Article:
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    Sharks ‘supersubs’ swayed it

    2016-04-22 16:50

    Rob Houwing, Sport24 chief writer

    Cape Town – The Sharks will be mature enough to realise that when they get down to their next training session on tour, there are lingering flaws aplenty to iron out if they still consider themselves possible Vodacom Super Rugby title material this year.

    Until then, however, Gary Gold’s charges deserve nothing less than to bask in the rightful, bottle-clinking glory that inevitably accompanies any victory against a highly-touted New Zealand side on their own turf.

    All that matters to them for the remainder of the weekend will be the blissful final scoreboard memory against the defending champions in Dunedin on Friday: Highlanders 14 Sharks 15.

    Though industrial and laboured against an outfit comprising 14 men for all but 13 minutes of the contest, it was a massively important outcome for the tourists, snapping a painful streak in which they had not won in four attempts.

    It also means that -- at least for a while longer and against the backdrop of their wholly unenviable itinerary this year -- they stay in acceptable touch with the log-leading Lions in Africa Conference 2 and keep a sound enough quarter-finals sniff.

    The contest was dramatic and incident-filled rather than one of any high quality, perhaps a reflection in itself of how crucial it was to both sides: the Highlanders may be riding a little higher than the Sharks overall even after this outcome, but they are in the most murderous conference of the lot and Friday’s setback is a significant blow to their title retention hopes.

    That the Sharks failed to register a single try against understaffed foes and relied instead on the praiseworthy accuracy off the tee of first-time starter at flyhalf Garth April, tells you that their attacking game remains, to put it quite politely, a work in progress.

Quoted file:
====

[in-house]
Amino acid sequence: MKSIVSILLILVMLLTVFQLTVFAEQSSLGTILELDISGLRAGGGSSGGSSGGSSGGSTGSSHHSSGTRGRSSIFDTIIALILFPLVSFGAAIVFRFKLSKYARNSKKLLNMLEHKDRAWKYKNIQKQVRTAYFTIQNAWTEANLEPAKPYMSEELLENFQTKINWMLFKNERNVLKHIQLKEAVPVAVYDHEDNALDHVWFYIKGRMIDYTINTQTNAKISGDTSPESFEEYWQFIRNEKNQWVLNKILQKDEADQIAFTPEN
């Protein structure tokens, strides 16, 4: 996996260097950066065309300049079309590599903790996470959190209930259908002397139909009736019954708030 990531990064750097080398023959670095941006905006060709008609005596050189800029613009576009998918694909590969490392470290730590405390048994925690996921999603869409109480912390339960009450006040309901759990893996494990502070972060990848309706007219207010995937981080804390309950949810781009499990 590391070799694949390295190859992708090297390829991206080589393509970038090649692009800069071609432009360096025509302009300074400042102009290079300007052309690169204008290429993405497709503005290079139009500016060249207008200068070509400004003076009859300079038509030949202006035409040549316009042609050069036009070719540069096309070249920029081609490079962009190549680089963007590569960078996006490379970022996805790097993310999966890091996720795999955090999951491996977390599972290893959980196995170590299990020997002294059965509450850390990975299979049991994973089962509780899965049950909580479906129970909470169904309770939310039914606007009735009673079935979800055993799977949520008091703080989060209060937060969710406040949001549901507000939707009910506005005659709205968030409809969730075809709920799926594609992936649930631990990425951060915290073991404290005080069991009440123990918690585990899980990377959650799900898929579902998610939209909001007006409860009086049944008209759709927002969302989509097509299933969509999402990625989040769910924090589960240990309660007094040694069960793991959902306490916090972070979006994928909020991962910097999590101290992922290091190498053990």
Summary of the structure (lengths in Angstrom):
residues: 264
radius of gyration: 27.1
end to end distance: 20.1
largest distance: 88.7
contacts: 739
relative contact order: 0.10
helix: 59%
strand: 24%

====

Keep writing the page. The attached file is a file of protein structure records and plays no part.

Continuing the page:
But simply restoring winning ways can be a powerful tonic in the quest to remedy that, and a bruised, tired dressing room will also have realised anew that a bit of ticker, energy and unceasing work ethic can win you close ‘uns at times.

    Nor can the Highlanders argue with any huge conviction that they were somehow “robbed”; occasionally they were their own worst enemies with the inaccuracy or plain butterfingered reception of passes.

    Yes, they may debate long and hard in Otago the merits or demerits of midfielder Jason Emery getting a costly red card for his ill-timed aerial challenge on Willie le Roux that saw the Springbok fullback fall gruesomely on his head and neck with the remainder of his bodyweight still above him.

    Outright malice was almost certainly absent in the flashpoint, but at the same time it would not have been absurdly dramatic to suggest that Le Roux’s violent tumble had the potential to be a career-ender.

    It was a relief to see the player return to duty with no immediately apparent after-effects, following the obligatory concussion-check protocols.

    To his credit, TV commentator and former All Black scrumhalf Justin Marshall pointed out: “You can’t get more dangerous than that … I have to wholeheartedly agree with (referee) Ben O’Keefe’s decision.”

    Of course playing against 14 men for a prolonged period can be a surprisingly hazardous exercise for the stronger-complement team: different organisational dynamics come into play, and you have to deal with the very expectation that you will almost automatically go on to win.

    Adversity more often than not brings out the best in the inconvenienced side, too: every man knows he has to put in an even bigger shift, and the Highlanders largely did that.

    Still, it is not as though everything was plain sailing on the personnel front for the Sharks: they lost two players to stretches in the sin bin, Stephan Lewies and JP Pietersen, and a further two to injury in the first half.

    On that specific subject, the fact that they could infuse the highly experienced, 33-year-old Michael Claassens at scrumhalf for Cobus Reinach – taken out in an illegal shoulder charge by Lima Sopoaga after only some six minutes – and another crusty old pro in Jean Deysel for Philip van der Walt, meant they crucially lost nothing in competence.

    Indeed, Deysel hardly looked like someone short of a recent gallop – he is only just back from the crocked list himself – as he threw himself into tackles and general scrambling and also “bounced” one or two would-be defenders as he made morale-boosting metres with ball in hand.

    Towards the end, deputy tighthead prop Lourens Adriaanse was also responsible for some precious, stable right shoulders as the Sharks scrum was increasingly tested in the desperate, late Highlanders rally.

    It was a triumph of grim tenacity throughout the Sharks ranks … but a handful of their subs warranted equal status, and then some, in the post-game celebrations.

    *Follow our chief writer on Twitter: @RobHouwing

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